Scientific Name: Perca flavescens

Other Common Names: raccoon perch, redfin perch, ringed perch, lake perch


The yellow perch is greenish yellow along the back, with darker-colored bands on its sides. It has two separate dorsal fins. The first dorsal fin is spiny, and there is a very sharp edge on the gill covering. The pelvic and anal fins are amber to bright orange. The yellow perch is a small fish, averaging around 7 to 9 inches, but its size varies with location.

Habitats and Habits

Yellow perch are native to the northern United States east of the Rocky Mountains, and in Atlantic Coast watersheds south to South Carolina. They have been widely introduced throughout the country. Yellow perch live in a variety of aquatic habitats, including warm or cool lakes, ponds and sluggish streams. Yellow perch are often found in cool, clear lakes, with a sandy or gravelly bottom and rooted underwater vegetation. They also inhabit lakes with soft bottoms. In North Carolina, yellow perch are abundant in tannic, blackwater rivers and streams located in the Coastal Plain. Yellow perch are considered shallow-water dwellers and are not usually caught more than 30 feet deep.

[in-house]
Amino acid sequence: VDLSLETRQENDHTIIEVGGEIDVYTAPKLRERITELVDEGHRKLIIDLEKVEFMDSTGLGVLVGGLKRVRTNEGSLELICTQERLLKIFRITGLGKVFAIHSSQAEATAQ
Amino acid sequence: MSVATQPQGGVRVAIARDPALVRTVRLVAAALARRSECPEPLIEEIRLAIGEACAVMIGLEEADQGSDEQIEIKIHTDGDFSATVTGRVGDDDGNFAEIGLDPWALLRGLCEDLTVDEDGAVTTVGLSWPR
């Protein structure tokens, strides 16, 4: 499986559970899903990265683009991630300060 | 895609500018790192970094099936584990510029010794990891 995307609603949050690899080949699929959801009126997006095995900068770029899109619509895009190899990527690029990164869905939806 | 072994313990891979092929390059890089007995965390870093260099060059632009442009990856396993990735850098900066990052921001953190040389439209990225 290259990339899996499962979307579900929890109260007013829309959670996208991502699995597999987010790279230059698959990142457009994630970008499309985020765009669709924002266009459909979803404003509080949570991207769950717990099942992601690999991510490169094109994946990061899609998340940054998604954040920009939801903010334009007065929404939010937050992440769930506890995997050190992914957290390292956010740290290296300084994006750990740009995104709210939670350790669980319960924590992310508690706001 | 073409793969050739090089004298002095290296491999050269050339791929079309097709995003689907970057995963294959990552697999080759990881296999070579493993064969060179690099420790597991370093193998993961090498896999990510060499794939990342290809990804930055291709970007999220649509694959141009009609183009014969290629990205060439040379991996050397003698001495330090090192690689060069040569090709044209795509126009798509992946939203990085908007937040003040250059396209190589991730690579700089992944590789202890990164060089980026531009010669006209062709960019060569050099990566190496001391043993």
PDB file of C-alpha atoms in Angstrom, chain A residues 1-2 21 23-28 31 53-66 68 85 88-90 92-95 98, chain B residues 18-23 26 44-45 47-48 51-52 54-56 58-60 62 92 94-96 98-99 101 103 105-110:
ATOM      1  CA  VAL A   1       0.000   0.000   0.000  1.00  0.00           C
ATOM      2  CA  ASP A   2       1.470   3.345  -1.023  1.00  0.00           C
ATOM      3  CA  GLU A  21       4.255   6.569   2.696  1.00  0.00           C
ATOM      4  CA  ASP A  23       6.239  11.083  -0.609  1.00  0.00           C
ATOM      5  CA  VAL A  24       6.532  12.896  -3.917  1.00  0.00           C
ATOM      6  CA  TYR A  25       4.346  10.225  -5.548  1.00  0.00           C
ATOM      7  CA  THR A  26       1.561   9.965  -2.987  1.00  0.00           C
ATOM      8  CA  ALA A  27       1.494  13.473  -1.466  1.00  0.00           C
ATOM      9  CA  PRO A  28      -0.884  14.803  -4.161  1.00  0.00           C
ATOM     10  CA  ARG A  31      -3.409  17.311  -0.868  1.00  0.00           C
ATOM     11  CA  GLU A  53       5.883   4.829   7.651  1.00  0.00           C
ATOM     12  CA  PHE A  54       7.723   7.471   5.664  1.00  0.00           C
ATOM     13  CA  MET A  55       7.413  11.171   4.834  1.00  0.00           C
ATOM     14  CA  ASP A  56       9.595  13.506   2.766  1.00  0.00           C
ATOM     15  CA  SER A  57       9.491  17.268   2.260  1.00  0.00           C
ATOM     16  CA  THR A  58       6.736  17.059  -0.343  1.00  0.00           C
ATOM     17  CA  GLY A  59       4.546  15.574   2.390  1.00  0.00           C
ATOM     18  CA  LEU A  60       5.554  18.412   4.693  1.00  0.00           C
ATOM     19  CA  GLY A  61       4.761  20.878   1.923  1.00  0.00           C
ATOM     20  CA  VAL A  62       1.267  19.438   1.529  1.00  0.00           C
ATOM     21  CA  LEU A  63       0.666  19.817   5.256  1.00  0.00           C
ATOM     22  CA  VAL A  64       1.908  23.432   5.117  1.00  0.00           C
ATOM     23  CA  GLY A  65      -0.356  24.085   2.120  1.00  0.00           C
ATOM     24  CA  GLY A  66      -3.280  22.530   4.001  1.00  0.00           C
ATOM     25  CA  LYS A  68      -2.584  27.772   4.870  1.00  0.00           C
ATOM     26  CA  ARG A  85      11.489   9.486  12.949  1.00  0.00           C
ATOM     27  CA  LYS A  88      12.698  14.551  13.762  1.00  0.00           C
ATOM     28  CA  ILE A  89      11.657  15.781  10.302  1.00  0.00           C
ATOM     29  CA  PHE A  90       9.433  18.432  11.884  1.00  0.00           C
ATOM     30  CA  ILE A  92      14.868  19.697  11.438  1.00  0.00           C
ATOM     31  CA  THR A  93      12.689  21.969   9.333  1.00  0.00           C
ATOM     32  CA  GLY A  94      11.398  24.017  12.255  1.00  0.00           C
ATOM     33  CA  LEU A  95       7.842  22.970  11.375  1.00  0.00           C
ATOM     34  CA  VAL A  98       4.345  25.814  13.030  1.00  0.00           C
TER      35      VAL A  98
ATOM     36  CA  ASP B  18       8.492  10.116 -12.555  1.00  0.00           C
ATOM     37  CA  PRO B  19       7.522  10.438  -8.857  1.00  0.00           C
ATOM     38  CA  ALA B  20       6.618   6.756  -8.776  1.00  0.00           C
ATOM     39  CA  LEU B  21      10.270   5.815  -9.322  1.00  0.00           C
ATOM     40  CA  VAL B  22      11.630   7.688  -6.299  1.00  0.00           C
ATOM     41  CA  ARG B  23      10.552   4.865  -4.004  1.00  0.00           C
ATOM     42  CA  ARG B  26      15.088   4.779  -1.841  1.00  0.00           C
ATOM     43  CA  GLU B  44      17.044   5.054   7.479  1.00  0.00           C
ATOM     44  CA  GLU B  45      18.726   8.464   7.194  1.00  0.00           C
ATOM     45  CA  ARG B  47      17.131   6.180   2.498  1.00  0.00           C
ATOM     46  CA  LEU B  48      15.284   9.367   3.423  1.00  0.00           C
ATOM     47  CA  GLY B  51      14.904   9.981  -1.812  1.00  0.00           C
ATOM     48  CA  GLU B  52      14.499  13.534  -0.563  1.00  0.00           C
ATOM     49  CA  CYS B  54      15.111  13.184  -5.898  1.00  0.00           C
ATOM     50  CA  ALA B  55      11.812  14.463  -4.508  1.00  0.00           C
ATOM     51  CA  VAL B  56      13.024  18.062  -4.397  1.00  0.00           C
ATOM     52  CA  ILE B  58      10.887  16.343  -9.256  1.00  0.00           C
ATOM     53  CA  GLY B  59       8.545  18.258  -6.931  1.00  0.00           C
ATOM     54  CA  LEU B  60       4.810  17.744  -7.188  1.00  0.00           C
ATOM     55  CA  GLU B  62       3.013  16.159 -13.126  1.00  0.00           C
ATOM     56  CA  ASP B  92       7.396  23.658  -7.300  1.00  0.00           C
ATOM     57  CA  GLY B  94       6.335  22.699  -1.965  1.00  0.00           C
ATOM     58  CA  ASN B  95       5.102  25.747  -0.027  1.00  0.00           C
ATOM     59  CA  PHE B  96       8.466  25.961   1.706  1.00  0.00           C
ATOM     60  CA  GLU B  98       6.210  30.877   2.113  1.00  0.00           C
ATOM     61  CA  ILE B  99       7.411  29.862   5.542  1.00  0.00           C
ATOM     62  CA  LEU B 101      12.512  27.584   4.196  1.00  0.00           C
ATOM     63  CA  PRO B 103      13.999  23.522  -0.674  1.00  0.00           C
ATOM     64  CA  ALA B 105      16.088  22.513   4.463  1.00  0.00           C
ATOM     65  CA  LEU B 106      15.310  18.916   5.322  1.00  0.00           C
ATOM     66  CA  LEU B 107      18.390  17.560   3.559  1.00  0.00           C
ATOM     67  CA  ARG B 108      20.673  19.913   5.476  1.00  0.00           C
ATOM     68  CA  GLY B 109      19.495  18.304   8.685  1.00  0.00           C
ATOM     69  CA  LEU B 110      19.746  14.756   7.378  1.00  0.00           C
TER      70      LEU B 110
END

Young yellow perch eat zooplankton and aquatic insects. As they get larger, yellow perch may eat worms, crustaceans, insects, mollusks and other fish. Yellow perch are sight feeders and usually feed during daylight hours. They actively feed throughout the year, even during winter.

Fishing Techniques

Anglers can use many angling methods for yellow perch, including natural baits, such as worms, crickets or maggots. Keep your hook on or near the bottom, suspended under a float. Perch strike lightly so a float may help detect a bite. Small jigs and spinners are also effective.


All information was obtained from
NC Wildlife Resources Commisson